The 4 Ego States (Modes) of the Borderline

I read this article and OMG this is me. I tell people all the time (those who know about my BPD), that I go through emotional cycles. I’ve described these very “modes” in the cycle that I’ve noticed within myself. I didn’t necessarily realize that they were very real and consistent among those with the disorder. I’ve pasted the significant section below, but here is a link to the article itself if you’d like to read the whole thing.

To assist the therapist in maintaining appropriate engagement with borderline patients, a psychologist at Columbia named Jeffrey Young has developed an interesting way of categorizing the ego states commonly seen in borderlines. In his experience, the borderline patient will normally present four ego states, which he calls MODES:

1. The patient normally presents for therapy in an ego state which Young calls The Vulnerable Child Mode – in this mode, the patient is compliant and seeking assistance. This is a continuation into adulthood of behavior patterns used by most children to secure caring and assistance from powerful adults. The therapist will be idealized by the patient in this mode, often leading to a breakdown in normal therapeutic boundaries if the therapist’s grandiosity or guilt can be hooked by the patient. Since the borderline’s need for emotional nurturance exceeds the capacity of even the most giving therapist to satisfy, the therapist who lacks good professional boundaries will often begin to experience anxiety and resentment about the patient’s escalating demands. This will cause a failure of empathy on the therapist’s part, leading to the emergence of

2. The Angry Child Mode – in which the therapist is harshly devalued by the patient. If the therapist reacts defensively, an even more dysfunctional ego state will emerge:

3. The Punitive Parent Mode – since the child was punished for expressing normal needs and emotions, the adult knows that she is wrong to have these needs and emotions, and deserves punishment for expressing her feelings. Because she has internalized her parents’ dysfunctional attitudes and behaviors, she will begin to punish herself for having needed the therapist so much, and for having expressed her anger at the therapist for not satisfying those needs. In the punitive parent mode, the patient will derogate herself during internal dialogues, will experience herself as defective, worthless, and contemptible, and will often punish herself through self-mutilating or self-poisoning. Her attempt to regain a position of emotional equilibrium will often lead to the fourth and last of the common ego states seen in borderlines:

4. The Detached Protector Mode – in which feelings are disavowed, and the patient appears passively compliant and placid. This particular ego state is often overvalued by naive therapists whose personal insecurity leads them to prefer the appearance of calm to the turbulence of the patient’s other ego states.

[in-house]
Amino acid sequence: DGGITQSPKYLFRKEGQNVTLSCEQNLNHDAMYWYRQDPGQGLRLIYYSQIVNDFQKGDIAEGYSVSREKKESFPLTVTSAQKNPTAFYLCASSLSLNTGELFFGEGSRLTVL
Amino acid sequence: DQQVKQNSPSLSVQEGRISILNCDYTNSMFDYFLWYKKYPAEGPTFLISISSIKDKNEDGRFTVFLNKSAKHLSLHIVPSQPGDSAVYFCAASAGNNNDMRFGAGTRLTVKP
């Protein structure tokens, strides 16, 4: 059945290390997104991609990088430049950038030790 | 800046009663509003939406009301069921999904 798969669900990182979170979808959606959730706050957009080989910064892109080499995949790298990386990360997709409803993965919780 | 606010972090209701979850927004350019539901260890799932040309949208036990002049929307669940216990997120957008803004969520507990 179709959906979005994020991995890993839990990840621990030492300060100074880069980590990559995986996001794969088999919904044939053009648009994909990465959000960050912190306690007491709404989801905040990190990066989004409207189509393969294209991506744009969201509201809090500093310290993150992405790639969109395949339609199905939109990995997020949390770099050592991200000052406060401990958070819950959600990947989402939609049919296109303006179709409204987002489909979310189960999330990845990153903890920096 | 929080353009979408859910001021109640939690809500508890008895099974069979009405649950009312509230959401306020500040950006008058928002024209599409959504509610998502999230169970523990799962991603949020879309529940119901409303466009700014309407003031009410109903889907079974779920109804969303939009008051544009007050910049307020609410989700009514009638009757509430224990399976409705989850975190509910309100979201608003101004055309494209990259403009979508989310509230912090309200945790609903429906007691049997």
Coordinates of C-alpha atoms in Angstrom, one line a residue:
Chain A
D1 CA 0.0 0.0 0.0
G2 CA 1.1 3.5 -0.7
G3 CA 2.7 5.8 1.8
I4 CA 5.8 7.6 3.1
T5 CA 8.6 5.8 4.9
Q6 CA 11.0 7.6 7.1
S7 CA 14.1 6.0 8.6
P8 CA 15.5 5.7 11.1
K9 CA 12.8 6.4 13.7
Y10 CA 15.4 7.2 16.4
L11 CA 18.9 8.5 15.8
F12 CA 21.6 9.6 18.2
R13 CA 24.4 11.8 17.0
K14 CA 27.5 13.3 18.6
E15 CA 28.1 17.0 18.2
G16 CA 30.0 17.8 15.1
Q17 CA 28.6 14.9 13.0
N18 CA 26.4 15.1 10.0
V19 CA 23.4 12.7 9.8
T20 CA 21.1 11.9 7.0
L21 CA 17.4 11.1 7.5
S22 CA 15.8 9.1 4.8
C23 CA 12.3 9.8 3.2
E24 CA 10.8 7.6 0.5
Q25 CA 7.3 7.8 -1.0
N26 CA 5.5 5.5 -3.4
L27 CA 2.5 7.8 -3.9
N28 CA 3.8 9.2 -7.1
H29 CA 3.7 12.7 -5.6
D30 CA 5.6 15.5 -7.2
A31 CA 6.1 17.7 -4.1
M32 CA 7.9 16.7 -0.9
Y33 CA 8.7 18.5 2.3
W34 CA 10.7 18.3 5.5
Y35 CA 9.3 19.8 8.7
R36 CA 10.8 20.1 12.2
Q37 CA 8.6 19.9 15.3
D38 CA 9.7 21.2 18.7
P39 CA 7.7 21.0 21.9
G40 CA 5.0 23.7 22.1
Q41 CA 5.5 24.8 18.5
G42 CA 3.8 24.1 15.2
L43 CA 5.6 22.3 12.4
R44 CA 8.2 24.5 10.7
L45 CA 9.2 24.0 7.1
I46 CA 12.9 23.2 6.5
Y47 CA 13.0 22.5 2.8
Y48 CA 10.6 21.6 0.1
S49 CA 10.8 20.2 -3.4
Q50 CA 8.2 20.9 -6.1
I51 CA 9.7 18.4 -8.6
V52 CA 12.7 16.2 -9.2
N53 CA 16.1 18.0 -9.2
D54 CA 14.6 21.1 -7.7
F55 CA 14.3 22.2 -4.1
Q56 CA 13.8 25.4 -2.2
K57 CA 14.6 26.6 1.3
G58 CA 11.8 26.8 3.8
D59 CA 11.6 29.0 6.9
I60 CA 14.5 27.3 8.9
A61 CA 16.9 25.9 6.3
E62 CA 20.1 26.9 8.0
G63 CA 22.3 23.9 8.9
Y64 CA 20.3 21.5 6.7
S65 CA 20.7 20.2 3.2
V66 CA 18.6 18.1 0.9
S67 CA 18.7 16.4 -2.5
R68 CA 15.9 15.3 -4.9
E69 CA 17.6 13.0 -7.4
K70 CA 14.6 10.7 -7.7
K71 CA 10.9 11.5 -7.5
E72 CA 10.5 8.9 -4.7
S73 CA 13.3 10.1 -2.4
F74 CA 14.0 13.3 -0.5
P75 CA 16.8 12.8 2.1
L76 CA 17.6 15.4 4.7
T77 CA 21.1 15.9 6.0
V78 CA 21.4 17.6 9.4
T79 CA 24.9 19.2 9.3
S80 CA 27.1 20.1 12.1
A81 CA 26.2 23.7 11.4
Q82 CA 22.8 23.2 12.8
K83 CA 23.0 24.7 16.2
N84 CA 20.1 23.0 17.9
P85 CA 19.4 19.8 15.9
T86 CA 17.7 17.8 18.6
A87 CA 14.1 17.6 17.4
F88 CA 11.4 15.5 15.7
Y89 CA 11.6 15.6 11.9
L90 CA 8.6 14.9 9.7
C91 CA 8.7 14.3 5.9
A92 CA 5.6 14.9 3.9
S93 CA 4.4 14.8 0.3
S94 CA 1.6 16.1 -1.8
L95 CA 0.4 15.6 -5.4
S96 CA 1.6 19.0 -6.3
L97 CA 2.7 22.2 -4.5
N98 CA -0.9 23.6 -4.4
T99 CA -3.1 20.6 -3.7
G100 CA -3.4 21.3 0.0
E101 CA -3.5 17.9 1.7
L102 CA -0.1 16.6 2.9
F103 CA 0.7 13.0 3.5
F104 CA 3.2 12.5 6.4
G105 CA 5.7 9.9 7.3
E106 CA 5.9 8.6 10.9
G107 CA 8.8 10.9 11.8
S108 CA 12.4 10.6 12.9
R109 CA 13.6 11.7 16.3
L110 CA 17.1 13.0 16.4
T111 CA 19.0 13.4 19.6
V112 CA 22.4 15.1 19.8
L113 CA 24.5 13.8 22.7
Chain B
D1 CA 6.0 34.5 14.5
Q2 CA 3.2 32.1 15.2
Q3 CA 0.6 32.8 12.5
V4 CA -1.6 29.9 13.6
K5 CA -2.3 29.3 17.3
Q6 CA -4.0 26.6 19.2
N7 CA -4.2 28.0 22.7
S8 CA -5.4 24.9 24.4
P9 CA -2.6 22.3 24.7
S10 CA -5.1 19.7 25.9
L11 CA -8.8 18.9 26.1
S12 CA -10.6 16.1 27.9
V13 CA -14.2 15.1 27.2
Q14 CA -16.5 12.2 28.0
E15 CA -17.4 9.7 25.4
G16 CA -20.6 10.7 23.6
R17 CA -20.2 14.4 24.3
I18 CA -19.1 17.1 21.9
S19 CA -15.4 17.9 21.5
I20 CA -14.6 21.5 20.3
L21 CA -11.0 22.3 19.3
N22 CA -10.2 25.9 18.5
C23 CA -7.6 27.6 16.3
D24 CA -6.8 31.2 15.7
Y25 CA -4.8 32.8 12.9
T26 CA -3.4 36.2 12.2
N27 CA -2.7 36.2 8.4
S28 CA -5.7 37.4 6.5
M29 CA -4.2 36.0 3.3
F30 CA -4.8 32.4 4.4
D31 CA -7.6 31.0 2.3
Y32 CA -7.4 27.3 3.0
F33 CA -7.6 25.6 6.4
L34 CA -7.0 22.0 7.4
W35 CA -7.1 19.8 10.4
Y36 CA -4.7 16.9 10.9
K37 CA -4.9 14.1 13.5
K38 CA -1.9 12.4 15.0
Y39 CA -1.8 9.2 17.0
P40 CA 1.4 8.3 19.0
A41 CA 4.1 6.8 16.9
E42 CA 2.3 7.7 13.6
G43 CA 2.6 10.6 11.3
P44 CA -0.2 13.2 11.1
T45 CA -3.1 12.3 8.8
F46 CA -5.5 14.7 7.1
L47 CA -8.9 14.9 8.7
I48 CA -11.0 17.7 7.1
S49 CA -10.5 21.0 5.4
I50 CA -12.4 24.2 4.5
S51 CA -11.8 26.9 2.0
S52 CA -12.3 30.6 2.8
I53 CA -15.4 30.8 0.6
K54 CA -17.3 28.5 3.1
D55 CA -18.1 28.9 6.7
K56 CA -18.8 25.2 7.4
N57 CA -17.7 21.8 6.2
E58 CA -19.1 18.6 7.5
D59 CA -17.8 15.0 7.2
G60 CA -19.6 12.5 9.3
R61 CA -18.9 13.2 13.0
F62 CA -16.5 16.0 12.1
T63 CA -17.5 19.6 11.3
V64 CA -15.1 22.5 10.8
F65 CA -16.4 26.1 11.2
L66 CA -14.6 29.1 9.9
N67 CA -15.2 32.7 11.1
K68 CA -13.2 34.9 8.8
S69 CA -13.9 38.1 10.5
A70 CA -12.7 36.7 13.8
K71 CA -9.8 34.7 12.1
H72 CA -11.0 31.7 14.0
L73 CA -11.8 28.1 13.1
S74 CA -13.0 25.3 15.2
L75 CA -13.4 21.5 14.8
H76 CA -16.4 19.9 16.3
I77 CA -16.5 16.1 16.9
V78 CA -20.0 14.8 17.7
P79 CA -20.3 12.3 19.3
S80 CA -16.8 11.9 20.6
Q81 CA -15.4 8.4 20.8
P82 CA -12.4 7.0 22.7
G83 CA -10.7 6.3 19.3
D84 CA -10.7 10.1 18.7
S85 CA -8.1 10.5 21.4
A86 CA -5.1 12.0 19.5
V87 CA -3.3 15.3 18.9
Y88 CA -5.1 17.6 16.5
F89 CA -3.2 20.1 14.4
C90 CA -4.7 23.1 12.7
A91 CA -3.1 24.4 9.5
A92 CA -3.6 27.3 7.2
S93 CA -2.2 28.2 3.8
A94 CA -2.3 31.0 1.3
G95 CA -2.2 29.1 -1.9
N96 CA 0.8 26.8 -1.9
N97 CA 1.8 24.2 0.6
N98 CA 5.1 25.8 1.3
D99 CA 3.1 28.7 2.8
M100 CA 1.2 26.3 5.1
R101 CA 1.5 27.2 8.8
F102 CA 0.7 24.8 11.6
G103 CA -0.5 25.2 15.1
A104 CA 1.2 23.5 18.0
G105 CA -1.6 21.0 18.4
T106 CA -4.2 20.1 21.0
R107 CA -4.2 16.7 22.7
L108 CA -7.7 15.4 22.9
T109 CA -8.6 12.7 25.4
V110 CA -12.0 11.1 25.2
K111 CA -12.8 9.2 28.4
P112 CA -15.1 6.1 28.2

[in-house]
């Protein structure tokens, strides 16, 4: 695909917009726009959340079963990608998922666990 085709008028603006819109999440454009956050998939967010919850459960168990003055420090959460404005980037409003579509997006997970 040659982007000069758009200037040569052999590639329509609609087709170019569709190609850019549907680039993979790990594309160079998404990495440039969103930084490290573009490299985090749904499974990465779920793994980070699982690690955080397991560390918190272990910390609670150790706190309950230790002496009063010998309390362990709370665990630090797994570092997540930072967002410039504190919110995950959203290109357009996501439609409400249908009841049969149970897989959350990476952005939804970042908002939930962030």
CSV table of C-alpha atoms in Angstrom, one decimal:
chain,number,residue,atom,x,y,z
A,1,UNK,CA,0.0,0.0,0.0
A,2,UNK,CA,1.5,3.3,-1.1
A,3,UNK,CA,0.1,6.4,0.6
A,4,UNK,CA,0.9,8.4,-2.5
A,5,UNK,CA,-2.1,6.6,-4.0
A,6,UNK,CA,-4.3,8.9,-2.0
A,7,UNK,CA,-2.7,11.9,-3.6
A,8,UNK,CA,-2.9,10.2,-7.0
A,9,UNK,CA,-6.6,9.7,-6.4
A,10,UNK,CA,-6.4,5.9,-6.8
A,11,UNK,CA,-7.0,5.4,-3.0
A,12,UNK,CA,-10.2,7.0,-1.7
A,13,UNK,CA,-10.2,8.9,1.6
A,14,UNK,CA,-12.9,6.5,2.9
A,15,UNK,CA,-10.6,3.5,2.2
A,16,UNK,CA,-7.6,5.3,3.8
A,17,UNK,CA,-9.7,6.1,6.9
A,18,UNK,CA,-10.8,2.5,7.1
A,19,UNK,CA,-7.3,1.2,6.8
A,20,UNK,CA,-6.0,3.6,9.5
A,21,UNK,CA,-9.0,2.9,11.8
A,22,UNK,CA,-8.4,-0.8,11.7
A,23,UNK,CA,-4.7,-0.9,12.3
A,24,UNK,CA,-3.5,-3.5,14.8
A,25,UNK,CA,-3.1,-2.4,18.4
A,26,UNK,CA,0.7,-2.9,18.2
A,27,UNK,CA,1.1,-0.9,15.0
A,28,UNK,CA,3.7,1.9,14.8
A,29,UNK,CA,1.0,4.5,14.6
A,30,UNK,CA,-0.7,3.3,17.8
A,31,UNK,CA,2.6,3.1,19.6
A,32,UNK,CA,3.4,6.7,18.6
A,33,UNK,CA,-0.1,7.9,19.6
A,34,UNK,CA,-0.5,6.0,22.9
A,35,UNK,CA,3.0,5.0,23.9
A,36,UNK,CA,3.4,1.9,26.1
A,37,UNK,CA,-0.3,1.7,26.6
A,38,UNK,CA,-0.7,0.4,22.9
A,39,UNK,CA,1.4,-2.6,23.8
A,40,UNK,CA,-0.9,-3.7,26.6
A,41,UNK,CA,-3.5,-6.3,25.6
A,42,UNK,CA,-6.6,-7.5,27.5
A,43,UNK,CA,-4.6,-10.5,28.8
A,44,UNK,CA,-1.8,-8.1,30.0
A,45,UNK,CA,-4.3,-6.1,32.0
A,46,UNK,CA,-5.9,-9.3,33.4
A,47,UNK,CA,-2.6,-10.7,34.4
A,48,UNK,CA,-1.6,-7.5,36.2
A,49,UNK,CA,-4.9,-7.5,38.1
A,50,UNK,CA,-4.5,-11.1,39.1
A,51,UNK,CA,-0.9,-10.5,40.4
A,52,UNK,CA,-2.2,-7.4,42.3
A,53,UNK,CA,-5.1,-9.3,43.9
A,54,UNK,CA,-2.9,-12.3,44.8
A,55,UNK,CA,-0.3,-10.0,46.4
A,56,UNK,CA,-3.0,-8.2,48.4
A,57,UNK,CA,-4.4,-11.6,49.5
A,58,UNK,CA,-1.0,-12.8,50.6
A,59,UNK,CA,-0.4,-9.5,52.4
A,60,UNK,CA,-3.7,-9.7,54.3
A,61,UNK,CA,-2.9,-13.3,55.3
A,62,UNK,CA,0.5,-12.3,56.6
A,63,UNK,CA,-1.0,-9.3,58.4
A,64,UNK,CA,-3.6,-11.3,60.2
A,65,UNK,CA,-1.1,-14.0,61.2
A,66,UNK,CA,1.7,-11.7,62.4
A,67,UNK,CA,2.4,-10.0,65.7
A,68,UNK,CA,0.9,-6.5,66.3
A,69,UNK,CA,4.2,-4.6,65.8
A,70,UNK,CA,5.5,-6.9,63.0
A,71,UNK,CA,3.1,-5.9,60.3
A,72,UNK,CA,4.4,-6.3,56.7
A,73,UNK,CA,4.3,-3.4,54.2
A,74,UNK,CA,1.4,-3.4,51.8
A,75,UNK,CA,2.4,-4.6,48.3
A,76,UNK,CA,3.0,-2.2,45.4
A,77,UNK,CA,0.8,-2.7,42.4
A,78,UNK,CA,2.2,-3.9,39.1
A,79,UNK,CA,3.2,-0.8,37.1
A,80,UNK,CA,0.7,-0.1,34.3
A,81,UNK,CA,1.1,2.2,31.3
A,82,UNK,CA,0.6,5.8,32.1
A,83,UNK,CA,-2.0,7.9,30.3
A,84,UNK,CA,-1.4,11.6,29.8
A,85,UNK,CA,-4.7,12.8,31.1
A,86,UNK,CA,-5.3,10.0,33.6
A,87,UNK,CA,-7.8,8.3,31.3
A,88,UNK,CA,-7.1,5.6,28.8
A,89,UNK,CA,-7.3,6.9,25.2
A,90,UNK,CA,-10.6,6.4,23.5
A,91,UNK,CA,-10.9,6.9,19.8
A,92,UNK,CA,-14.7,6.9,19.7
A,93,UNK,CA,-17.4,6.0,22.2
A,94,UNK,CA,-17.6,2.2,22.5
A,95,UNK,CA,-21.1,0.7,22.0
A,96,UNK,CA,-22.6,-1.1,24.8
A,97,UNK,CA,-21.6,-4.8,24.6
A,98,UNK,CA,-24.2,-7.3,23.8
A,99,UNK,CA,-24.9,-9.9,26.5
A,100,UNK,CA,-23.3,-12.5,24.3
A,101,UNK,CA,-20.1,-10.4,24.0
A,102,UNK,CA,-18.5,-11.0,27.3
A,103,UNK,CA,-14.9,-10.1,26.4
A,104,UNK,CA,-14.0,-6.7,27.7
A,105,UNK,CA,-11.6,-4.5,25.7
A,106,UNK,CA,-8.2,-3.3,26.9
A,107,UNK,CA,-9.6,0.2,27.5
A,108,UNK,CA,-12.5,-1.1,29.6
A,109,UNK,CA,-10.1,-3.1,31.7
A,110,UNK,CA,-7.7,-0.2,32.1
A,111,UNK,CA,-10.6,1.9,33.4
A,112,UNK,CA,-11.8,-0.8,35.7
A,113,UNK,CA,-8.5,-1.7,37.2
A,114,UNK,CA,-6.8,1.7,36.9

The Detached Protector Mode is actually the least workable of the four ego states commonly seen in borderline patients; the only appropriate therapeutic technique for this mode is to encourage the Vulnerable Child mode to reemerge. One can do this by reminding the patient how she felt in a previous session.

You may then have to work through eruptions of the Punitive Parent Mode by assuring the patient that her need for nurturance is normal and acceptable. In general, your goal is to extinguish the Punitive Parent Mode by presenting yourself as a more accepting and appropriate parent for the patient.

The Angry Child needs help learning how to express that emotion in nondestructive ways. A therapist who is personally secure will encourage the patient to verbalize even more anger at the therapist, but actual verbal abuse should be redirected into more authentic emotional expressions. In this regard, the patient can be helped to use “I” statements rather than “you” statements – “I felt abandoned by you” rather than “You’re a cold, uncaring, heartless bastard”. You may have to assist the patient to understand that “I think you’re a cold, uncaring, heartless bastard” is really a “you” statement disguised as an “I” statement. The payoff for the patient in learning how to verbalize anger more appropriately is that the patient can then be angry without sacrificing connection with potential sources of emotional nurturance.

The Vulnerable Child Mode is the most workable ego state in borderline patients.


3 thoughts on “The 4 Ego States (Modes) of the Borderline

  1. As I wrote in my re blog of your post, I found this topic extremely interesting. And my Detached Protector Mode is fully operative, and non breakable. 😦

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